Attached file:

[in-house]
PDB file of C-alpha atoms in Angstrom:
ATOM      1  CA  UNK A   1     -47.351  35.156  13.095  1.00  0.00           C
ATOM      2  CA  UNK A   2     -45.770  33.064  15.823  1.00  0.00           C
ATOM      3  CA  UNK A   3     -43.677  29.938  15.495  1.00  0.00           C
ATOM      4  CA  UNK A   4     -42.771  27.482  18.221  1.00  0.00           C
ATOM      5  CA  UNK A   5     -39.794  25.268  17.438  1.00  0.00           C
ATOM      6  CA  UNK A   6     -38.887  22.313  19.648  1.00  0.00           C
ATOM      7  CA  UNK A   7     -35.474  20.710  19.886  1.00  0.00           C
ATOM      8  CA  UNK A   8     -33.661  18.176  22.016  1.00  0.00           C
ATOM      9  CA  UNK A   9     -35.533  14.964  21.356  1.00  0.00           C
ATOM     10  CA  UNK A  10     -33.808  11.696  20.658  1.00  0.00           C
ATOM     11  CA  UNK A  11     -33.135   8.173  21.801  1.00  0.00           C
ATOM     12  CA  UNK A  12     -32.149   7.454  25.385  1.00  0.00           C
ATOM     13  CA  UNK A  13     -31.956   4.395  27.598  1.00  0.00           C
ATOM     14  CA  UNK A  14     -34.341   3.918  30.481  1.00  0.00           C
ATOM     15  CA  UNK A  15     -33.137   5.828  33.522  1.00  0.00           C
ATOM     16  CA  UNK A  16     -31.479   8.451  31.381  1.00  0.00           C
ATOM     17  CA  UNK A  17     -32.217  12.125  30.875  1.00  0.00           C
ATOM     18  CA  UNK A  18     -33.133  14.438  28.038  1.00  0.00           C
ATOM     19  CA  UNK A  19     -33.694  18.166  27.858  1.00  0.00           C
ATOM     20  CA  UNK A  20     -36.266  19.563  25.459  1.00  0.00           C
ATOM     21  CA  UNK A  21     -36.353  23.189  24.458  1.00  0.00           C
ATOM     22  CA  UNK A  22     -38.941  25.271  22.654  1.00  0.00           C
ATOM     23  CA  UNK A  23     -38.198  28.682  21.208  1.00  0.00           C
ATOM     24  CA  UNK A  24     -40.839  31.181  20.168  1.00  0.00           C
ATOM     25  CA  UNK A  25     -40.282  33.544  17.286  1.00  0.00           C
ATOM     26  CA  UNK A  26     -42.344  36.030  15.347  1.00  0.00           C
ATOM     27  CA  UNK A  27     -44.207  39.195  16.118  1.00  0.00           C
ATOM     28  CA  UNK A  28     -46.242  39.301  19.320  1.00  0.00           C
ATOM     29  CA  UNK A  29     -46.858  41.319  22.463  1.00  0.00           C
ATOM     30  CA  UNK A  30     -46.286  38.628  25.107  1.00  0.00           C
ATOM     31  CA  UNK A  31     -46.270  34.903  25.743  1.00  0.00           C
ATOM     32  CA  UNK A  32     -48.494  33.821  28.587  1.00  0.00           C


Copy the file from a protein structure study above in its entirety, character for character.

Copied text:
[in-house]
PDB file of C-alpha atoms in Angstrom:
ATOM      1  CA  UNK A   1     -47.351  35.156  13.095  1.00  0.00           C
ATOM      2  CA  UNK A   2     -45.770  33.064  15.823  1.00  0.00           C
ATOM      3  CA  UNK A   3     -43.677  29.938  15.495  1.00  0.00           C
ATOM      4  CA  UNK A   4     -42.771  27.482  18.221  1.00  0.00           C
ATOM      5  CA  UNK A   5     -39.794  25.268  17.438  1.00  0.00           C
ATOM      6  CA  UNK A   6     -38.887  22.313  19.648  1.00  0.00           C
ATOM      7  CA  UNK A   7     -35.474  20.710  19.886  1.00  0.00           C
ATOM      8  CA  UNK A   8     -33.661  18.176  22.016  1.00  0.00           C
ATOM      9  CA  UNK A   9     -35.533  14.964  21.356  1.00  0.00           C
ATOM     10  CA  UNK A  10     -33.808  11.696  20.658  1.00  0.00           C
ATOM     11  CA  UNK A  11     -33.135   8.173  21.801  1.00  0.00           C
ATOM     12  CA  UNK A  12     -32.149   7.454  25.385  1.00  0.00           C
ATOM     13  CA  UNK A  13     -31.956   4.395  27.598  1.00  0.00           C
ATOM     14  CA  UNK A  14     -34.341   3.918  30.481  1.00  0.00           C
ATOM     15  CA  UNK A  15     -33.137   5.828  33.522  1.00  0.00           C
ATOM     16  CA  UNK A  16     -31.479   8.451  31.381  1.00  0.00           C
ATOM     17  CA  UNK A  17     -32.217  12.125  30.875  1.00  0.00           C
ATOM     18  CA  UNK A  18     -33.133  14.438  28.038  1.00  0.00           C
ATOM     19  CA  UNK A  19     -33.694  18.166  27.858  1.00  0.00           C
ATOM     20  CA  UNK A  20     -36.266  19.563  25.459  1.00  0.00           C
ATOM     21  CA  UNK A  21     -36.353  23.189  24.458  1.00  0.00           C
ATOM     22  CA  UNK A  22     -38.941  25.271  22.654  1.00  0.00           C
ATOM     23  CA  UNK A  23     -38.198  28.682  21.208  1.00  0.00           C
ATOM     24  CA  UNK A  24     -40.839  31.181  20.168  1.00  0.00           C
ATOM     25  CA  UNK A  25     -40.282  33.544  17.286  1.00  0.00           C
ATOM     26  CA  UNK A  26     -42.344  36.030  15.347  1.00  0.00           C
ATOM     27  CA  UNK A  27     -44.207  39.195  16.118  1.00  0.00           C
ATOM     28  CA  UNK A  28     -46.242  39.301  19.320  1.00  0.00           C
ATOM     29  CA  UNK A  29     -46.858  41.319  22.463  1.00  0.00           C
ATOM     30  CA  UNK A  30     -46.286  38.628  25.107  1.00  0.00           C
ATOM     31  CA  UNK A  31     -46.270  34.903  25.743  1.00  0.00           C
ATOM     32  CA  UNK A  32     -48.494  33.821  28.587  1.00  0.00           C